34 results

  • Subject is exactly "Progressive Party, platform"
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A postcard summarizing the Progressive Party stance on establishing minimum wage commissions to ensure that people can earn a living wage.
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A postcard summarizing the Progressive Party stand on labor reform.
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A promotional postcard urging women to vote for the Progressive Party because it stands for woman suffrage.

An eight-page pamphlet summarizing Roosevelt's political record on labor.
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Pamphlet produced by the Progressive Party to appeal to women voters, includes Addams' nomination speech, a letter from Theodore Roosevelt to Jane Addams, the Party plank on equal suffrage and its plans for democratic rule and social and…
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Upton is surprised that the leader of the Progressive Party is against suffrage while those who head the Republicans are for it.
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Bok informs Addams that she cannot have an article published before the November election, but he would like her to write one essay per month about new issues women are facing for the Ladies' Home Journal.
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Roosevelt verifies that he and the Progressive Party supports woman suffrage and asks her to make that stance known.
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Addams seconds the nomination of Theodore Roosevelt as the Progressive Party candidate for the presidency.
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Addams describes her experiences at the Progressive Party Convention, discussing how items were added to its platform, particularly labor and military planks, and its appeal to labor and women.
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Addams argues that women's interests coincide with the work the Progressive Party is doing and that they should support it.
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Addams discusses the labor situation in Chicago and argues that the Progressive Party will support the work of trade unions.
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Addams discusses working conditions for women and advocates for a minimum wage for female workers.
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Jordan disagrees with Addams about the "progressive" qualities of Theodore Roosevelt, preferring instead the policies of Woodrow Wilson.
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Hoffman thanks Addams for her work for the Progressive Party and woman suffrage.
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Robins and Bentley send Addams plans for the National Committee of the Progressive Party and details about a December meeting in Chicago.
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Lindsey writes Addams that Theodore Roosevelt and the Progressive Party platform will stand for woman suffrage.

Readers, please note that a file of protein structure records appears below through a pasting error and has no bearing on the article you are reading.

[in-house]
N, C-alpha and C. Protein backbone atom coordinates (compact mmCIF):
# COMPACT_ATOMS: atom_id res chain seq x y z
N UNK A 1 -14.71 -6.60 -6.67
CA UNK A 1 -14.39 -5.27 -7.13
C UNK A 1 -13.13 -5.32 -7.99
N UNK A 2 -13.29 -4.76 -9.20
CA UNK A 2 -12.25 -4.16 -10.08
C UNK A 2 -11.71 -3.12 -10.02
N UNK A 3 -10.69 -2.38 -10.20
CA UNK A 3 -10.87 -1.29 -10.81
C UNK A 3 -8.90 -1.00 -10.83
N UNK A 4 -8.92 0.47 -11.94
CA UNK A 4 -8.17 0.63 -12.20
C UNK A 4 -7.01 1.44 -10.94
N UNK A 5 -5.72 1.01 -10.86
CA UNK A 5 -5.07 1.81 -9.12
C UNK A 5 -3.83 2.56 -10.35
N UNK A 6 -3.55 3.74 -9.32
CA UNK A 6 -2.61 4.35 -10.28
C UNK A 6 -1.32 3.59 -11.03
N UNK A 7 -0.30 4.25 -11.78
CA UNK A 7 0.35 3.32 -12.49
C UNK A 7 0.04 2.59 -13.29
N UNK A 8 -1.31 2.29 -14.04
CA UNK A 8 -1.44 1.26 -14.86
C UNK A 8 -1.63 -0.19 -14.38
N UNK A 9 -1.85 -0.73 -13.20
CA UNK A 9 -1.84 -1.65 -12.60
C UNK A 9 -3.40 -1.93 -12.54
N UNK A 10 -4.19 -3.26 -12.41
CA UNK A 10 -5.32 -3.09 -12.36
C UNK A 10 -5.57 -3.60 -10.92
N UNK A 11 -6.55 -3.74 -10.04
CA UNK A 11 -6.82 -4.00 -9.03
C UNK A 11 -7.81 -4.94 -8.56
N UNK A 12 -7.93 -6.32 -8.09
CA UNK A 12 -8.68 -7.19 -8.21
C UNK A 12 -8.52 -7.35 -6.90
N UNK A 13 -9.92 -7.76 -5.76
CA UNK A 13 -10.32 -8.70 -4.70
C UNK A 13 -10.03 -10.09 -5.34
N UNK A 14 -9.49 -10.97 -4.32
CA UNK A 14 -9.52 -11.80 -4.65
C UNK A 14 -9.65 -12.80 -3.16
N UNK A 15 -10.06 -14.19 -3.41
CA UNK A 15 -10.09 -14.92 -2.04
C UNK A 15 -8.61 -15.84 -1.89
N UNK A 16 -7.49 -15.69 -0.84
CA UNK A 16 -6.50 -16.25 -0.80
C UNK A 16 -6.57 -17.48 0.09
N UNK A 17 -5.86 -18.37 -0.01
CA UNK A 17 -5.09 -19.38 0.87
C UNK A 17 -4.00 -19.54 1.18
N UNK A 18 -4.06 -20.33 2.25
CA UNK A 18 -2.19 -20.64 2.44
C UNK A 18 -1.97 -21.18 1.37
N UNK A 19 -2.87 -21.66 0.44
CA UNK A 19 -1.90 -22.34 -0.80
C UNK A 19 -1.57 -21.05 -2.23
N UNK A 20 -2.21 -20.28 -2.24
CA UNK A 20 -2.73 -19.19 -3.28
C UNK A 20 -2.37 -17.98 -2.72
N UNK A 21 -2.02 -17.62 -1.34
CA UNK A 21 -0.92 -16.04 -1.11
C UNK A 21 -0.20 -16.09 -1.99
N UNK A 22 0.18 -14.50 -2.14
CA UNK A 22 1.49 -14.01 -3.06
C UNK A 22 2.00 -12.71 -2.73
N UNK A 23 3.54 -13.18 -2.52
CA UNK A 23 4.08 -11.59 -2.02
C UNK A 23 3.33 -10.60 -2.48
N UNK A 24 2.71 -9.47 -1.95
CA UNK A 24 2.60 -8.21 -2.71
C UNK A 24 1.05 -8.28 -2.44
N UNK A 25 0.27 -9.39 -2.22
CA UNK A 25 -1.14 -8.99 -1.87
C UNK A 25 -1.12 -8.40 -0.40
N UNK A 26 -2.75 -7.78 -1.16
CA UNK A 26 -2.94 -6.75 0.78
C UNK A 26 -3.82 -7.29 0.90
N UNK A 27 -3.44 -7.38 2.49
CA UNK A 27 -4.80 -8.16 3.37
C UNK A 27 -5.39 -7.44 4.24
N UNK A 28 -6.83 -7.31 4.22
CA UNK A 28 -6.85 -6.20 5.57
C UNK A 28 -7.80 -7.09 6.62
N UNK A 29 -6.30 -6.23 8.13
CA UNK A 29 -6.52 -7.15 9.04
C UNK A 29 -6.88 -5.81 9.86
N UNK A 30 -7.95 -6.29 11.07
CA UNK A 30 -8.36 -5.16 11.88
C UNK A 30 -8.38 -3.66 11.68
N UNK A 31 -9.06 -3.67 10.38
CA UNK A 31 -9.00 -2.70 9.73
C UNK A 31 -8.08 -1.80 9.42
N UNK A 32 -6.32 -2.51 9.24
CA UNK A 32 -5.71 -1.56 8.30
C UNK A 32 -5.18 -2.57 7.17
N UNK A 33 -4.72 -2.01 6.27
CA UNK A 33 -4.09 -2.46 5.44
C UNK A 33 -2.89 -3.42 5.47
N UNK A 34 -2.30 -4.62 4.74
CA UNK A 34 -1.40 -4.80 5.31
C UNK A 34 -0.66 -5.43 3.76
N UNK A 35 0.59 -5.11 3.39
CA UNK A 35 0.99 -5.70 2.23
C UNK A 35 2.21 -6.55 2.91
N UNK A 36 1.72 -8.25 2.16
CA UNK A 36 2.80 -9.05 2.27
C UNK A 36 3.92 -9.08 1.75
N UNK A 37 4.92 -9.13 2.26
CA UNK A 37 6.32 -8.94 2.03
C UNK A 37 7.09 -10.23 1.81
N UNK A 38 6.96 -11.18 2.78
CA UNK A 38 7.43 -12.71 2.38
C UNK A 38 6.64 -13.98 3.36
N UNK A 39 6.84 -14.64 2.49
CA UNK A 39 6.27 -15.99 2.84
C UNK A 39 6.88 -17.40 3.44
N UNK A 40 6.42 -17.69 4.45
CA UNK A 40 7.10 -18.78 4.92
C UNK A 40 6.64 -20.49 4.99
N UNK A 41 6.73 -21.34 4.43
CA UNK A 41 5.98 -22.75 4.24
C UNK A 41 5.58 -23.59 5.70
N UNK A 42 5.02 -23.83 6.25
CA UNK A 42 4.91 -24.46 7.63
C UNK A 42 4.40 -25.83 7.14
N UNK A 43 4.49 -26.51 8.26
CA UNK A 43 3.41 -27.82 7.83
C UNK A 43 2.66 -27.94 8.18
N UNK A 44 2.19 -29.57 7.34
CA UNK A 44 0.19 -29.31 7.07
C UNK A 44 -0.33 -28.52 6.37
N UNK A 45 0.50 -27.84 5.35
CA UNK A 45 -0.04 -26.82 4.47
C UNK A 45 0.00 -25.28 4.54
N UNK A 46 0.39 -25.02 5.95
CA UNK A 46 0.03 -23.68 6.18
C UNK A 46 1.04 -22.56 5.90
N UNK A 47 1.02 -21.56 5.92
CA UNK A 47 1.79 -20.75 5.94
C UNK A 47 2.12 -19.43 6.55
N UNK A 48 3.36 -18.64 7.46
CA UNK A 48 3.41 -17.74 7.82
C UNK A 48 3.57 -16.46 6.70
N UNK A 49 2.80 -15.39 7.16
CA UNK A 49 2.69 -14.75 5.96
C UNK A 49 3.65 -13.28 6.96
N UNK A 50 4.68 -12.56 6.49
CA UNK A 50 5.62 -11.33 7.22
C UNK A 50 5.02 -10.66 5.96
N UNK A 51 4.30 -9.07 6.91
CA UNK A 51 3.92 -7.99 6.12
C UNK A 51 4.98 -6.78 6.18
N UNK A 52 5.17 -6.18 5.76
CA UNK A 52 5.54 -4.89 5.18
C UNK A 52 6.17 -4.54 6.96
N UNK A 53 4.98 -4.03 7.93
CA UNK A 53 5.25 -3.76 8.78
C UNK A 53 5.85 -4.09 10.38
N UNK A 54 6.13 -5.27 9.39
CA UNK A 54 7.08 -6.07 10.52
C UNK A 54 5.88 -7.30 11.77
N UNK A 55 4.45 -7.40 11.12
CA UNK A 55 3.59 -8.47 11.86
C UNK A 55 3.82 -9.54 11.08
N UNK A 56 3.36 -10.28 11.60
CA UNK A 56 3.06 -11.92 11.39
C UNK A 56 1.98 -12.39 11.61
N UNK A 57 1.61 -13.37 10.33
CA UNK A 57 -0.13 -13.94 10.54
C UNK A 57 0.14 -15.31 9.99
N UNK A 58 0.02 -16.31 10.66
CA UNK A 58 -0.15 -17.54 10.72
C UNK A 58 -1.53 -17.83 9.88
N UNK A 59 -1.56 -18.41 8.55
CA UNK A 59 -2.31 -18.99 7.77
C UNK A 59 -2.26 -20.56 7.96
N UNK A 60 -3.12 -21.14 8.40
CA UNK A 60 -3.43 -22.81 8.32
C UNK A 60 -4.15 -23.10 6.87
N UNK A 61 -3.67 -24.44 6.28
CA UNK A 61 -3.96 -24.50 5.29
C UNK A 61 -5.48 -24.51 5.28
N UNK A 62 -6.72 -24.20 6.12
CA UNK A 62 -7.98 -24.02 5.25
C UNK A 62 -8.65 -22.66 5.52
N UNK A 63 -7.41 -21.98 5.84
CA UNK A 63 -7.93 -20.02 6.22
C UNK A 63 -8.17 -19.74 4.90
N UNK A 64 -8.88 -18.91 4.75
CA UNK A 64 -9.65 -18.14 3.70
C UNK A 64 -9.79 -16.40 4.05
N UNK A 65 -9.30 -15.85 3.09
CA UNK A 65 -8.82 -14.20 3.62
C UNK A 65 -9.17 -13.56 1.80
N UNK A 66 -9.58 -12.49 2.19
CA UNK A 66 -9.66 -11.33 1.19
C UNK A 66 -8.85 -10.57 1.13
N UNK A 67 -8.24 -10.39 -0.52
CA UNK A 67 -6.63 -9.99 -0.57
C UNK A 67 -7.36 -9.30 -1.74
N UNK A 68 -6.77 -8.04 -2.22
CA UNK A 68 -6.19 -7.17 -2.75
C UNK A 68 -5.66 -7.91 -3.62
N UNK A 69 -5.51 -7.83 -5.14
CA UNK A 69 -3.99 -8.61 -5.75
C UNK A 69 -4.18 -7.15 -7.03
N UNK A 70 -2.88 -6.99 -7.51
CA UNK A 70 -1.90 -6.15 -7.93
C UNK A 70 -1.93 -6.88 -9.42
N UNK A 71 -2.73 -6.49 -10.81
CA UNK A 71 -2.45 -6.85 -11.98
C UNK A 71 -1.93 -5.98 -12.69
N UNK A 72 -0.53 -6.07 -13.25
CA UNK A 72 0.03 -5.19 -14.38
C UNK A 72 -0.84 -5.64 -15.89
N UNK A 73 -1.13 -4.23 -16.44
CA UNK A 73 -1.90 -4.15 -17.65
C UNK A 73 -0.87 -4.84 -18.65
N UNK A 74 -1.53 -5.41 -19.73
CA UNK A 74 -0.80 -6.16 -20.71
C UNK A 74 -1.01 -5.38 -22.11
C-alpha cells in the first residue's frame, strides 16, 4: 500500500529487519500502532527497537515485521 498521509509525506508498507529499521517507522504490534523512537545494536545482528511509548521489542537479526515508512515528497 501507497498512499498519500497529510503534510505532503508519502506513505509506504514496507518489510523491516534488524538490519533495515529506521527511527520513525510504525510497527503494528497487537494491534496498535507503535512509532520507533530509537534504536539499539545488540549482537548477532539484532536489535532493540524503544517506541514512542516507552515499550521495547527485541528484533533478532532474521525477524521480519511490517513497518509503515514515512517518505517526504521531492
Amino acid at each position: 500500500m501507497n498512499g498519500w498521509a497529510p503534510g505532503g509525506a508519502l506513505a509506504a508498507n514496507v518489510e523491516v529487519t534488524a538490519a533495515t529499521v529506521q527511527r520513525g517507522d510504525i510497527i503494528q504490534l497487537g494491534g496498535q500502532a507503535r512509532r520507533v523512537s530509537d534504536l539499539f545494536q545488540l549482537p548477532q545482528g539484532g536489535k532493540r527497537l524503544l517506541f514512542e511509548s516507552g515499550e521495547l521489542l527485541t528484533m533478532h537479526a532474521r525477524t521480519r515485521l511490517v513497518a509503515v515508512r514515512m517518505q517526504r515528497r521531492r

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Baker writes Addams about his concerns of the leadership and direction of the Progressive Party, arguing that it may not be that different from the Democratic Party in terms of the character of the leadership.
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Pinchot discusses his support for removing George Perkins from the Progressive Party and his argument for endorsing the Sherman Anti-Trust Act.
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Roosevelt discusses George Perkins' role in the Progressive Party and his views on trusts in the Progressive Party platform.
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Gordon refuses Addams' request to help the Progressive Party, because she believes Theodore Roosevelt in not genuine in his support of woman suffrage.
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Meyer writes Addams to share her disapproval of Theodore Roosevelt, whom she believes is an immoral man and the wrong candidate for the betterment of the country.
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Kent suggests to Addams that Woodrow Wilson supporters could combine forces with the Progressive Party to work on America's great humanitarian issues.
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Addams thanks Roosevelt for his clear statement on woman suffrage.
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Roosevelt clarifies that the Progressive Party Platform is strongly in favor on woman suffrage.
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Pidgin asks Addams if the new Progressive Party has a stance on Mormon polygamy.
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James writes Addams about the Progressive campaign in Wisconsin and the political culture there.
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Jones reacts to an article that Addams sent him on the Progressive Party, focusing on her statements about African Americans and the peace movement.
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The article offers a sharp critique of Theodore Roosevelt and the Progressive Party for failing to endorse rights for African Americans.
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Hulet blesses Addams for her work on the Progressive Party Platform.